from beginning to end. which had to be brought back to a principle of order.’’ Modernity. the three epistemic a priori of life. live.] not with life. life does not exist: only living beings [. one that emancipates itself from the law of the sword. we move from the Downloaded by [Istanbul Bilgi Universitesi] at 02:55 03 December 2011 54 . With modernity. once we enter modernity. and regulated. Life is a synthetic unity. The presence of biology. Historians want to write histories of biology in the eighteenth century. .’’ But what is life. of biology and biopolitics. the living being no longer acquires the meaning of ‘‘living’’ in relation to the other living beings and to its position among them. along with labour and language. a classification. . Foucault’s thesis is that. Conversely. What living beings conceal. Only living beings existed.’’12 which cannot be penetrated by our gaze. . but they do not realize that biology did not exist then. a natural science. before modernity. Its motto is no longer Take life or let live but Make live and let die. rather. . But what are the conditions of possibility of this modern apparatus of power? The most important one was identified by Foucault ten years earlier: it is the emergence of ‘‘life’’ as a historical-epistemic a priori. strictly speaking. empowered. we live: it is therefore a new ontology that defines our condition. and that the pattern of knowledge that has been familiar to us for a hundred and fifty years is not valid for a previous period. . live. the moderns. we can draw three indications from them. unity is concealed’’ and henceforth living beings will be regarded as living ‘‘only because they are alive and on the basis of what they conceal. an ontology of life in which we can recover the hidden roots of what Foucault will later name ‘‘ontology of actuality. If the knowledge of the classical naturalist was a knowledge of the forms-of-life. All that existed was living beings. This is all the more remarkable because. In the Classical or pre-Modern Age. Foucault proposes to find the secret cipher of modern power precisely in ‘‘biopowers’’ and ‘‘biopolitics.9 Power now targets life in itself. The Classical Age is the reign of taxonomy. whose lethal connection we need now to grasp. With the advent of modernity. in order to take charge of life as such. cannot be established as biology. We are no longer. which were viewed through a grid of knowledge constituted by natural history [. directed. there was a very simple reason for it: that life itself did not exist. the knowledge of those who observe nature is now a knowledge of the force-of-life that animates every living being and concentrates itself in a ‘‘sort of focal point of identity. is the age in which a new form of power spreads.’’8 or of the human Self.’’11 Life is a secret force. And that. if biology was unknown. labour. what makes them.] The naturalist is the man concerned with the structure of the visible world and its denomination according to characters [. this modern ontological abstraction? The passages where Foucault discusses it are among the most heated and disordered of all his oeuvre.the untamed ontology man. in the Classical period. on the contrary. The ontology of actuality is an ontology of autonomy. only ten years later. the reign of autonomy. ‘‘Multiplicity is apparent.] Natural history. life did not exist just as a science of life as such – biology did not exist. with the purpose of picturing their invisible categorial framework. and language surface as that by means of which the entire field of human knowledge is rearranged: biology. is life itself understood as a force. Up to the end of the eighteenth century.10 This is the reason why we. It is because modernity. a life that needs to be cultivated. in fact. we witness the simultaneous appearance of a knowledge about life and of a power over life. . The knowledge about life (biology) and the power over life (biopolitics) are possible only against the background of a specific abstraction of life. is striking in a work that. economics. (c) On the threshold of autonomy. and linguistic sciences are born in this way. which imposes ‘‘the ever-to-be-accomplished unveiling of the Same. is the reign of life. Foucault argues. tries to reconstruct the archaeology of contemporary human sciences. from the classical code of sovereignty. but in relation to the secret and synthetic unity that each of them conceals. scattered in their multiplicity. Nevertheless. the naturalist casts his gaze on the living being only to give it a name and arrange it in the linear space of a representation.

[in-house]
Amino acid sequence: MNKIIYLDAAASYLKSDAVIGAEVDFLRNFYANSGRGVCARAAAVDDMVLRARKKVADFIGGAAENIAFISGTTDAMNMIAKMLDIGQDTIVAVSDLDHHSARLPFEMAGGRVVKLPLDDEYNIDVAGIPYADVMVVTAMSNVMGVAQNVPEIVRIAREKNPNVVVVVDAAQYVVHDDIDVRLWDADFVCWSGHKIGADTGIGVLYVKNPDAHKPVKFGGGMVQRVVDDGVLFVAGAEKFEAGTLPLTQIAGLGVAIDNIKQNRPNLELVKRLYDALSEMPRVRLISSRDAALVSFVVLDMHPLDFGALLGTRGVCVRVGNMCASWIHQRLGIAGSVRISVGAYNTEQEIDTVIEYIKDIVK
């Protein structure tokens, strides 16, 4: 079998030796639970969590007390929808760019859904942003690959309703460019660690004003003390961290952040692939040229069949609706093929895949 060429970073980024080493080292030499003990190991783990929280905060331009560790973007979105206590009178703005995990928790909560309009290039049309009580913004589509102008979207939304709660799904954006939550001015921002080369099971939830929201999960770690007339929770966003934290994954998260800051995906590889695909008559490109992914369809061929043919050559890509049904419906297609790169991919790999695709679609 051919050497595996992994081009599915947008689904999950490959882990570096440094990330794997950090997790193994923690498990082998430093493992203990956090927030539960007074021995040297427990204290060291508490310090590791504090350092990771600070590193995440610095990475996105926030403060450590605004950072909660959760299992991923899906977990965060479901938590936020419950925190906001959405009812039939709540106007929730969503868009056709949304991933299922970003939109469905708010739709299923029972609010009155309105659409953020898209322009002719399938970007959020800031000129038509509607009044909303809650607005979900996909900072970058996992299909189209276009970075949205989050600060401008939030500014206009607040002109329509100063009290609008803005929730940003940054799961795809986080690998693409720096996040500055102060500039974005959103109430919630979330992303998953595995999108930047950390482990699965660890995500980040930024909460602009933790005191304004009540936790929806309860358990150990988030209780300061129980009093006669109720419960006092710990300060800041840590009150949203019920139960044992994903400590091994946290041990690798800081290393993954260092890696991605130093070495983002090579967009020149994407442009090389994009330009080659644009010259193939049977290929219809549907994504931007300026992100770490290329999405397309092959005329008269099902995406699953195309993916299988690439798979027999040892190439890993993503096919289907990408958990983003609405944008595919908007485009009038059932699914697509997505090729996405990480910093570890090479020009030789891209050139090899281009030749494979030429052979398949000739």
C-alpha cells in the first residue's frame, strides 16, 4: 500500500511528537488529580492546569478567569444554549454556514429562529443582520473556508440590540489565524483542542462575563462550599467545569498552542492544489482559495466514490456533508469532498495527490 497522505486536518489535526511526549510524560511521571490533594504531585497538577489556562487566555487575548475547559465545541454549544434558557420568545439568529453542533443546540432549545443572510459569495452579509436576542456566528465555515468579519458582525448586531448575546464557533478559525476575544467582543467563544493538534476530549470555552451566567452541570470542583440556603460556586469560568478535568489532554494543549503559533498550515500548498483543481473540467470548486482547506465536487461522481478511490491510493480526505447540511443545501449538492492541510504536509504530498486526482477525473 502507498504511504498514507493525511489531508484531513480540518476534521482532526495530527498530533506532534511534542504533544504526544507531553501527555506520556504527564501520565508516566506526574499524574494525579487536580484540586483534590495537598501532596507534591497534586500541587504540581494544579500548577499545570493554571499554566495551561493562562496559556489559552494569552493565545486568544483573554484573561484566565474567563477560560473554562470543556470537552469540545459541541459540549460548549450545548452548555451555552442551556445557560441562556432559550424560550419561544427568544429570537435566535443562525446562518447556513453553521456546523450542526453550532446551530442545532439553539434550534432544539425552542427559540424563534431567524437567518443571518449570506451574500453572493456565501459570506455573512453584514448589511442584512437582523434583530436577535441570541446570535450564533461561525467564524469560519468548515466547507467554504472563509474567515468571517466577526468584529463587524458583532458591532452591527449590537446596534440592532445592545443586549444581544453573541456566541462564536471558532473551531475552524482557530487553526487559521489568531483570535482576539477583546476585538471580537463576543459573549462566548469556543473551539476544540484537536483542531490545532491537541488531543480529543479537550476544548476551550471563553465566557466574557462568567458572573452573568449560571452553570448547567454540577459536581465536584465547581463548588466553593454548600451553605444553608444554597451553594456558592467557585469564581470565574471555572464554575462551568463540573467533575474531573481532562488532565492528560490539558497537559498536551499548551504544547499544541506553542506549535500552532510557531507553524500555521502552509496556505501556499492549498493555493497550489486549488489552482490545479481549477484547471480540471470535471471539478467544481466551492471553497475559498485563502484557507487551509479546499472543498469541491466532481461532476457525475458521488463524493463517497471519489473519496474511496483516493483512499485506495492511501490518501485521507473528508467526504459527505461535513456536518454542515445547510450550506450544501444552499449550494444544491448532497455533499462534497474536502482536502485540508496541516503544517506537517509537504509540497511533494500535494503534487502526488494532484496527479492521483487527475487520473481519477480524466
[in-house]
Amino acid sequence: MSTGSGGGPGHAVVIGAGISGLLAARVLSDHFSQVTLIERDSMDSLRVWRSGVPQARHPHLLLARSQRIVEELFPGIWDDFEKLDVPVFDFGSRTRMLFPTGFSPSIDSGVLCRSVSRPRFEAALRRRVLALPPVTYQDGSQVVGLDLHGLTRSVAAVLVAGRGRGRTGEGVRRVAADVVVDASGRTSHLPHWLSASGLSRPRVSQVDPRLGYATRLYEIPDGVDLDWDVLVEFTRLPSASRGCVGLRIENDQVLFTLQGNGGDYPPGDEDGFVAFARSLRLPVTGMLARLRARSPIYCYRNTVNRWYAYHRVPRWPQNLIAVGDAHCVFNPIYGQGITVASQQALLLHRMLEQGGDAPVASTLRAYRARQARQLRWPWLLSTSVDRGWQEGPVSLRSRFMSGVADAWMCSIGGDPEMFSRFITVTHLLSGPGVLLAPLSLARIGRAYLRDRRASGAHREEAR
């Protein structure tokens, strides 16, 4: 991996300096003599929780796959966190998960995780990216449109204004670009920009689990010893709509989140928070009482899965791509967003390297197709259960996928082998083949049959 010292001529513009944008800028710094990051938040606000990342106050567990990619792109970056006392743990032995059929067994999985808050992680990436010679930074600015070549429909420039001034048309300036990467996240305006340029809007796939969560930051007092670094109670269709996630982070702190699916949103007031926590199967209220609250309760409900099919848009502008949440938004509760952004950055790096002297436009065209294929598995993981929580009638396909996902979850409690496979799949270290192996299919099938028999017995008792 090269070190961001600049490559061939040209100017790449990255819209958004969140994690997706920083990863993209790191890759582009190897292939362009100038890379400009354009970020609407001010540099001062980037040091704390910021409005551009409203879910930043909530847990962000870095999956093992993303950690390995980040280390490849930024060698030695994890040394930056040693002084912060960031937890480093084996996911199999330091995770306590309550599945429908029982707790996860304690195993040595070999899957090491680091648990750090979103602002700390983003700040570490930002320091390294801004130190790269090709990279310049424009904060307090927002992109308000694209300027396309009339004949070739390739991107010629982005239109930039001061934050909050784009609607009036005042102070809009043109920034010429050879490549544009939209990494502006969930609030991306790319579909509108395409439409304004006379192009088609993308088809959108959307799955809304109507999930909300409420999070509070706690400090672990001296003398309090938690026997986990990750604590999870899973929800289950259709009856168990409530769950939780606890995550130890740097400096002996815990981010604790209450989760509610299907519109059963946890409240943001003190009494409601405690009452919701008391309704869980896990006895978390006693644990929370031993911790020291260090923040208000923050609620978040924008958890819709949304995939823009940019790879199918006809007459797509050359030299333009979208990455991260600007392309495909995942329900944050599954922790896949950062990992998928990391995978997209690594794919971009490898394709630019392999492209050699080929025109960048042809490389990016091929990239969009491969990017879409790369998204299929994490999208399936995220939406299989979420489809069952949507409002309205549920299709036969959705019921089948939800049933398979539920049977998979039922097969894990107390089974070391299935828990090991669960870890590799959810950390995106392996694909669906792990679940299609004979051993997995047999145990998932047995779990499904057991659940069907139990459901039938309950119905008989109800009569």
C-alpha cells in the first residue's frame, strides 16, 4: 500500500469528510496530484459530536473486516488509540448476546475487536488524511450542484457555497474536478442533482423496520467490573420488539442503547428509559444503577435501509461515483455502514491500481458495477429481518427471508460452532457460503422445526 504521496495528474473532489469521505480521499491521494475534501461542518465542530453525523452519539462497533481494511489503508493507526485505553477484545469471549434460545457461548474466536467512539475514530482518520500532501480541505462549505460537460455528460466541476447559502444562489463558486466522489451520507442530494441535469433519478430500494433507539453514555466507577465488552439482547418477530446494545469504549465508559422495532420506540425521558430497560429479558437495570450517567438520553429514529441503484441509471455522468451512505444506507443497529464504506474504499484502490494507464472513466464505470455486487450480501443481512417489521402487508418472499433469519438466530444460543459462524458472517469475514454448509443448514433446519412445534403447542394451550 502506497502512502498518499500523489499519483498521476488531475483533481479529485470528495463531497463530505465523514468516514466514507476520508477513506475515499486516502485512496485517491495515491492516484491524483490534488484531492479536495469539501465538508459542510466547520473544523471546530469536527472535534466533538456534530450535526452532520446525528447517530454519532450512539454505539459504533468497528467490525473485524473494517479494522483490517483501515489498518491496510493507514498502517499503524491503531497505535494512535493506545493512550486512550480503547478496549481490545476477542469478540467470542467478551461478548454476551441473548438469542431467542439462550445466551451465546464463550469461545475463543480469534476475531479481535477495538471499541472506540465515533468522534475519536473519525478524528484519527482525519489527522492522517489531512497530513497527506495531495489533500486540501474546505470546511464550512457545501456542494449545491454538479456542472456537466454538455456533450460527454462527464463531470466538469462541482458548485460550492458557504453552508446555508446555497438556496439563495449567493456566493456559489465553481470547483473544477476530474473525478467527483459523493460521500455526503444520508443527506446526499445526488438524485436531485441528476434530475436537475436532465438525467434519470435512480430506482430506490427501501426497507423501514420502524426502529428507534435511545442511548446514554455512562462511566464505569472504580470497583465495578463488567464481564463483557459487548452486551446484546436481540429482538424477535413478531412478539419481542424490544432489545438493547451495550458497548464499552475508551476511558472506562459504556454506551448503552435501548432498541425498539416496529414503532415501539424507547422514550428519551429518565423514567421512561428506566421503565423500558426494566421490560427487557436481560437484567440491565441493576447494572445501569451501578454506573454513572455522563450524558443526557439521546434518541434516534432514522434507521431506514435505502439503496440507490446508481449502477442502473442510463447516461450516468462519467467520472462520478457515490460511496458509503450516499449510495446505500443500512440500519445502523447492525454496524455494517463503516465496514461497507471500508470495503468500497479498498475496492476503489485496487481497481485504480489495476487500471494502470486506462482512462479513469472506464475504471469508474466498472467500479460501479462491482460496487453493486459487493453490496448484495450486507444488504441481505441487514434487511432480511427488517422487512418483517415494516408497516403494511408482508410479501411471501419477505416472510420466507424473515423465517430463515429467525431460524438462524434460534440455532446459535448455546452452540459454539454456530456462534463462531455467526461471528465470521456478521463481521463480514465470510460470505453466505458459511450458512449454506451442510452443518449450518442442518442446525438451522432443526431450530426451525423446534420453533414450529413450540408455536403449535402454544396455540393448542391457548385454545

Thus. the untamed ontology engenders a new. focused on the continuous endeavour to affirm and reinforce itself. the scattered beings. some kind of metaphysics of life and the many vitalistic philosophies that came into being during the Modern Age. The experience of life is thus posited as the most general law of beings. their will to survive. it is now pervaded by something that neither is nor is not. it functions as an untamed ontology. but dynamically insinuates itself in their tension. knowledge. while in the Classical Age ‘‘being was posited in the perpetually analysable space of representation. but wants to be in every living being – life. strictly modern. doomed to destruction. a veil that must be torn aside in order to reveal the mute and invisible violence that is devouring them in the darkness. Every form-of-life is reduced to the precarious and transient expression of a force-of-life.’’ while biology is. the dawn of life. and the being that they maintain. right after bringing it into existence. which replaces the old ontology of the one and the many with the untamed ontology of the Self. ‘‘life. For life – and this is why it has a radical value in nineteenth-century thought – is at the same time the nucleus of being and of non-being: there is being only because there is life. and the end of history. this new science of modernity. Foucault is talking about biology when he says that ‘‘a system of thought is being formed that is opposed in almost all its terms to the system that was linked to the formation of an economic historicity. and not only metaphysical. 55 . This force. halt. And so.] in the darkness’’14 every living being. are formed. is no more than a precarious moment. entirely grounded on the synthetic notion of life. stable for an instant.’’ is that which folds every living being on itself. beings are no more than transitory figures. He is convinced that the ontological horizon of life includes within itself and presupposes as a possibility both a scientific and a metaphysical discourse. during the brief period of their existence. It is the dawn of a new ontology. divided by the border between being and non-being. with its forms. limits.15 Downloaded by [Istanbul Bilgi Universitesi] at 02:55 03 December 2011 Of which ‘‘knowledge’’ is Foucault speaking? What knowledge discloses itself in the horizon of life? Which discourses can take place in the context of a modern ‘‘untamed ontology’’? Although his words might seem to recall. forming first and last a simple obstacle that must be removed from the path of that annihilation.’’ The field of knowledge is no longer split between existing and non-existing things. Foucault shows more interest in the scientific side. the revelation of that primitive force on the basis of which they are. and in that fundamental movement that dooms them to death. knowledge. which is the one he prevalently thinks about. at first sight.’’ in the Modern Age ‘‘life withdraws into the enigma of a force inaccessible in its essence. is no more than their presumption. and needs.’’13 Life is an obscure will of the Self. It is the dawn of modernity. a thought in which individuality. the objectivity of labour. of a blind and eager will to exist. is biology – which he compares and contrasts with another modern knowledge. Foucault is actually convinced that the ‘‘untamed ontology’’ and its ‘‘synthetic notion’’ of life form the basis of a scientific. of a ‘‘mute and invisible violence that is devouring [. economics. hold life immobile – and in a sense kill it – but are then in turn destroyed by that inexhaustible force. we leave the flat ontology of being and representation and enter what Foucault calls an ‘‘untamed ontology. instead. apprehendable only in the efforts it makes here and there to manifest and maintain itself. one trying to express the indissociable being and non-being of all beings.’’ The latter was grounded on the ‘‘triple theory of irreducible needs. In his opinion. that does not know the abyss between being and non-being. In relation to life. But this ontology discloses not so much what gives beings their foundation as what bears them for an instant towards a precarious form and yet is already secretly sapping them from within in order to destroy them. At this point. the being of things is an illusion. for knowledge. This knowledge. it is that which makes of each living being a Self. . from a knowledge of visible forms to a knowledge of an invisible force.tarizzo superficial knowledge of the living beings to a deep knowledge of life itself. .